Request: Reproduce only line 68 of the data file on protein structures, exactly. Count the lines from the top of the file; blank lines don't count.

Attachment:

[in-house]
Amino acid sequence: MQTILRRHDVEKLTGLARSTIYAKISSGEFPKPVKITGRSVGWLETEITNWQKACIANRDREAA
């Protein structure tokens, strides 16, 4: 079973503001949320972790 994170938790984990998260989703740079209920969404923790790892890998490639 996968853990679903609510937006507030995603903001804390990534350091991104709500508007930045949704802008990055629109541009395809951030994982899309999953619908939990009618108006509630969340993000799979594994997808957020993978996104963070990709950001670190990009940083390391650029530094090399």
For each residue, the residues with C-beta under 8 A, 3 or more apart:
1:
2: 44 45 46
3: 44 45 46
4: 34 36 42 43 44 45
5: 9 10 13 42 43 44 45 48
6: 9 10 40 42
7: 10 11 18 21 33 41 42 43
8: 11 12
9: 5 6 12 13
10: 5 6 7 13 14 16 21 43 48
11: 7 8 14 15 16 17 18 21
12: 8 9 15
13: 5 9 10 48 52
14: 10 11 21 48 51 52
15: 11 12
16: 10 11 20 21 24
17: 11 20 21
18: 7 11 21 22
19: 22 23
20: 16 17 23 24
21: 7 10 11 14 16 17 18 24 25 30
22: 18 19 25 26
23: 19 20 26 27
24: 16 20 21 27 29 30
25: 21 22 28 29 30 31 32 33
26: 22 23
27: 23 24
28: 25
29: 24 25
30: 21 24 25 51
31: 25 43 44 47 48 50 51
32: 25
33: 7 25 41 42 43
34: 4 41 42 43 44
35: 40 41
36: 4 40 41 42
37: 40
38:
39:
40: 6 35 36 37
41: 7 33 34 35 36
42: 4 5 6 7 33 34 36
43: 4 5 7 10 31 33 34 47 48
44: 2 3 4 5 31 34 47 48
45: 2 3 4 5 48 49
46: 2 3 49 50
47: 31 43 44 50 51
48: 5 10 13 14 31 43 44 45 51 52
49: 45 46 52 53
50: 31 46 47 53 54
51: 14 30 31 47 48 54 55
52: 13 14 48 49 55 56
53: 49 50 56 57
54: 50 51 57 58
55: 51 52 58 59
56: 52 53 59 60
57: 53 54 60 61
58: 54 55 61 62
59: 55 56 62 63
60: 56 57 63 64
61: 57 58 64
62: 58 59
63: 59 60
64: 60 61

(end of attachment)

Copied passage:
64: 60 61